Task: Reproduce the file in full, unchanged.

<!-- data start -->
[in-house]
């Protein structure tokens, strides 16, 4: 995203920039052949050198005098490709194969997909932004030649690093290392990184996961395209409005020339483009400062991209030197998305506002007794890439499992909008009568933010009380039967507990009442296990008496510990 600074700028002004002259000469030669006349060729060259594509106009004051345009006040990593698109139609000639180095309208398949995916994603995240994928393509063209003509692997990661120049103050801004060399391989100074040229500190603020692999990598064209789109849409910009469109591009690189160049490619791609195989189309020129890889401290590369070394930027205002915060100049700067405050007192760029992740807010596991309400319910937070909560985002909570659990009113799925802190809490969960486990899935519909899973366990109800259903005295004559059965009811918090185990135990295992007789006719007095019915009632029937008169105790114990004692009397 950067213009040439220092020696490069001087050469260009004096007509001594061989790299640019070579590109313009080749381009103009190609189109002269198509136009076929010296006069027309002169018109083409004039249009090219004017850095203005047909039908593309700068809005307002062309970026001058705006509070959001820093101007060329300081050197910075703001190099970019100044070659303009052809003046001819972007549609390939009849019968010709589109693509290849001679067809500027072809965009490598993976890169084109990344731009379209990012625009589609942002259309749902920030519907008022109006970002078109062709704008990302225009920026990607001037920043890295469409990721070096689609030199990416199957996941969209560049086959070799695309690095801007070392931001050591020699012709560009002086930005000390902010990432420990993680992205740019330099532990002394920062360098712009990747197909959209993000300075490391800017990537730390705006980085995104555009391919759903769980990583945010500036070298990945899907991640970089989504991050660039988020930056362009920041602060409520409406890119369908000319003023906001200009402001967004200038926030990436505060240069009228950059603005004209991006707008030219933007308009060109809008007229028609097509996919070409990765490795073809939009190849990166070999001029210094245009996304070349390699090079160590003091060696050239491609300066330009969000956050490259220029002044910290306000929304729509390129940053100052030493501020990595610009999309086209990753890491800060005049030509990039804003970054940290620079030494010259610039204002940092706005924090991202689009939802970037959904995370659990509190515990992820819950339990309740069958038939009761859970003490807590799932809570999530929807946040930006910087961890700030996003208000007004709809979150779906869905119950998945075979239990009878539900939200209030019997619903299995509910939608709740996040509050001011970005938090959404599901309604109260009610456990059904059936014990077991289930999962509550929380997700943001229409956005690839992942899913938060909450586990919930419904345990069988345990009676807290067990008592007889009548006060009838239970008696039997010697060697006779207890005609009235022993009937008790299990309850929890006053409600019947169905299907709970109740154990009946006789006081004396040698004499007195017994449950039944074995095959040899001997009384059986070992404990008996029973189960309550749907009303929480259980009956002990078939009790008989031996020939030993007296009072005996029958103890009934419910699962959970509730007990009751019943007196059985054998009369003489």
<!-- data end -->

[in-house]
């Protein structure tokens, strides 16, 4: 995203920039052949050198005098490709194969997909932004030649690093290392990184996961395209409005020339483009400062991209030197998305506002007794890439499992909008009568933010009380039967507990009442296990008496510990 600074700028002004002259000469030669006349060729060259594509106009004051345009006040990593698109139609000639180095309208398949995916994603995240994928393509063209003509692997990661120049103050801004060399391989100074040229500190603020692999990598064209789109849409910009469109591009690189160049490619791609195989189309020129890889401290590369070394930027205002915060100049700067405050007192760029992740807010596991309400319910937070909560985002909570659990009113799925802190809490969960486990899935519909899973366990109800259903005295004559059965009811918090185990135990295992007789006719007095019915009632029937008169105790114990004692009397 950067213009040439220092020696490069001087050469260009004096007509001594061989790299640019070579590109313009080749381009103009190609189109002269198509136009076929010296006069027309002169018109083409004039249009090219004017850095203005047909039908593309700068809005307002062309970026001058705006509070959001820093101007060329300081050197910075703001190099970019100044070659303009052809003046001819972007549609390939009849019968010709589109693509290849001679067809500027072809965009490598993976890169084109990344731009379209990012625009589609942002259309749902920030519907008022109006970002078109062709704008990302225009920026990607001037920043890295469409990721070096689609030199990416199957996941969209560049086959070799695309690095801007070392931001050591020699012709560009002086930005000390902010990432420990993680992205740019330099532990002394920062360098712009990747197909959209993000300075490391800017990537730390705006980085995104555009391919759903769980990583945010500036070298990945899907991640970089989504991050660039988020930056362009920041602060409520409406890119369908000319003023906001200009402001967004200038926030990436505060240069009228950059603005004209991006707008030219933007308009060109809008007229028609097509996919070409990765490795073809939009190849990166070999001029210094245009996304070349390699090079160590003091060696050239491609300066330009969000956050490259220029002044910290306000929304729509390129940053100052030493501020990595610009999309086209990753890491800060005049030509990039804003970054940290620079030494010259610039204002940092706005924090991202689009939802970037959904995370659990509190515990992820819950339990309740069958038939009761859970003490807590799932809570999530929807946040930006910087961890700030996003208000007004709809979150779906869905119950998945075979239990009878539900939200209030019997619903299995509910939608709740996040509050001011970005938090959404599901309604109260009610456990059904059936014990077991289930999962509550929380997700943001229409956005690839992942899913938060909450586990919930419904345990069988345990009676807290067990008592007889009548006060009838239970008696039997010697060697006779207890005609009235022993009937008790299990309850929890006053409600019947169905299907709970109740154990009946006789006081004396040698004499007195017994449950039944074995095959040899001997009384059986070992404990008996029973189960309550749907009303929480259980009956002990078939009790008989031996020939030993007296009072005996029958103890009934419910699962959970509730007990009751019943007196059985054998009369003489």